South Korea to tackle shortage of halal restaurants

SEOUL: South Korean tourism officials are poised to introduce more Muslim-friendly places following criticism over the lack of halal restaurants in the country.

The Korea Tourism Organization (KTO) will launch Halal Restaurant Week again on a bigger scale between August and October this year, with a total of 250 halal restaurants set to be in operation by the end of this year.

With the goal of attracting 3 million foreign visitors this year, the Busan Metropolitan City Government is in talks with Muslim travel agencies to develop Muslim-friendly travel programs.

The latest moves come after criticism that there is a lack of Muslim-friendly venues in the country, including halal restaurants and prayer rooms.

According to last year’s report from the KTO on Muslim tourists in South Korea, nearly 38 percent of the respondents said food was an issue.

Only 13 restaurants have been officially certified as halal in South Korea by the Korea Muslim Federation (KMF) as of last December, with six of them located in Itaewon, Seoul.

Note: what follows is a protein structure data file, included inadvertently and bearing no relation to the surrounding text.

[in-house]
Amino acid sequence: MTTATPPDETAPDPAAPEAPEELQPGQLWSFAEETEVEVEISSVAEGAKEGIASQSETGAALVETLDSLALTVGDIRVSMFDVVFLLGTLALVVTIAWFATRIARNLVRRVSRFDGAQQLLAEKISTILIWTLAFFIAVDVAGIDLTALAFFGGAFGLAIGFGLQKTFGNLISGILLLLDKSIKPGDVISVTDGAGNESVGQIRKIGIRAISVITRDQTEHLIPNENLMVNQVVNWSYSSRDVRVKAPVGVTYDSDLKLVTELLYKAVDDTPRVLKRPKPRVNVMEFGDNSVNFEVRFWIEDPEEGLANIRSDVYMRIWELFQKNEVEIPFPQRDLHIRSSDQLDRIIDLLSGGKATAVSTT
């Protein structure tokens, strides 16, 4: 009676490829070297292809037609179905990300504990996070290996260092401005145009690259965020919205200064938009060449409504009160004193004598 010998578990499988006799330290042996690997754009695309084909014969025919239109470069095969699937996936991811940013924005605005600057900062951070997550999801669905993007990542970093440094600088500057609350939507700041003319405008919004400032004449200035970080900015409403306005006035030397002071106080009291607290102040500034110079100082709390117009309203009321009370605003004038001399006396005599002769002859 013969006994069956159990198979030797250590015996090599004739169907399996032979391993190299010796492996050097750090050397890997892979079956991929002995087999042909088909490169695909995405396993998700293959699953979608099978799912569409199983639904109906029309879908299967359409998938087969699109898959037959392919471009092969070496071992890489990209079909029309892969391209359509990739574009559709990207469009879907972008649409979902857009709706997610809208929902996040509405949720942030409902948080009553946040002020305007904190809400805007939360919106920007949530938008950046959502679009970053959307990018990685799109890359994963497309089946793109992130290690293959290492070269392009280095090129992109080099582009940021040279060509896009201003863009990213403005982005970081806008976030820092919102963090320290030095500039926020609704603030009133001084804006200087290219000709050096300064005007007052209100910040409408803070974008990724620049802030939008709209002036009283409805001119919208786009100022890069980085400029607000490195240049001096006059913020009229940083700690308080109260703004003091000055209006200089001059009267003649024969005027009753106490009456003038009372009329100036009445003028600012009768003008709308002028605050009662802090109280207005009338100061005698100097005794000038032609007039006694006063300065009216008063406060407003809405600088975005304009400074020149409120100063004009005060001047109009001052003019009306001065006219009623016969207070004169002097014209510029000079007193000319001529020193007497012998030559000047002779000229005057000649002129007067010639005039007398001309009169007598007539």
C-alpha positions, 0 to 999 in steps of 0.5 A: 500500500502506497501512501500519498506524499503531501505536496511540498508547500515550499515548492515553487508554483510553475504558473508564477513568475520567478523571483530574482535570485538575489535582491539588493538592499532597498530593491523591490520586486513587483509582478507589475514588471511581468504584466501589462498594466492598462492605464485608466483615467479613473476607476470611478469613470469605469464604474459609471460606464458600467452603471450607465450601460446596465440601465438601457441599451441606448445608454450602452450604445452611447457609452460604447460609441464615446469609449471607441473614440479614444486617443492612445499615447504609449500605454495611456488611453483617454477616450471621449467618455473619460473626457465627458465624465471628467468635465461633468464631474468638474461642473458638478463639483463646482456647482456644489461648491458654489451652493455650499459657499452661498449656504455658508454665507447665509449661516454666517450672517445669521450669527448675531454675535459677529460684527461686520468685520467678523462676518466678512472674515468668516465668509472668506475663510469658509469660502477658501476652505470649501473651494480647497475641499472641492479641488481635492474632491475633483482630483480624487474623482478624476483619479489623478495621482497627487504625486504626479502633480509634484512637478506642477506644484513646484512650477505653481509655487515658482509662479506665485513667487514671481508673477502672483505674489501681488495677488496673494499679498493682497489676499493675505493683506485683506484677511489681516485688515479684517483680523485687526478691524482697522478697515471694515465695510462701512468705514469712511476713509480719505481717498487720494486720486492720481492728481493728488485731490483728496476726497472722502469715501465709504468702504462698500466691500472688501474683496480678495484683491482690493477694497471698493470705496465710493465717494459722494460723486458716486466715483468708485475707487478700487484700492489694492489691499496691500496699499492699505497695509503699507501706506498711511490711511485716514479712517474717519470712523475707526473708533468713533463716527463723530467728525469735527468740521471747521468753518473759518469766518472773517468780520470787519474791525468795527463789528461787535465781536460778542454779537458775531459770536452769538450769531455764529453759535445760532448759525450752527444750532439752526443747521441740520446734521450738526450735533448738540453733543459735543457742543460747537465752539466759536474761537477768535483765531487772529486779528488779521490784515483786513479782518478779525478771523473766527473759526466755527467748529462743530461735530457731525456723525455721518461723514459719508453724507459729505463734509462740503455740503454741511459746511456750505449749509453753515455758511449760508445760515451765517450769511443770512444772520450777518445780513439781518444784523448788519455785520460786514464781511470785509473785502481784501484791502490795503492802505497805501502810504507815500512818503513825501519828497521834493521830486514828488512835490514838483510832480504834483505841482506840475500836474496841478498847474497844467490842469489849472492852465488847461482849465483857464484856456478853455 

Not even a single restaurant in tourist hot spots such as Myeong-dong and Jeju Island has been recognized as Muslim-friendly by the KMF, restricting choice for Muslim visitors.

Halal refers to food permissible under traditional Islamic law, including vegetables, grain, seafood, chicken and beef.
Despite efforts by the KTO, including its own halal restaurant standards, few restaurants have opted to participate in the program.

Another criticism is leveled against the lack of prayer rooms, as praying is a crucial part of religious life for Muslims. There are 25 prayer rooms around the country, including mosques, according to the KTO.

Only luxury hotels seem to be ready to accommodate Muslim tourists who also pray in private, such as in their hotel rooms. (The Korea Bizwire)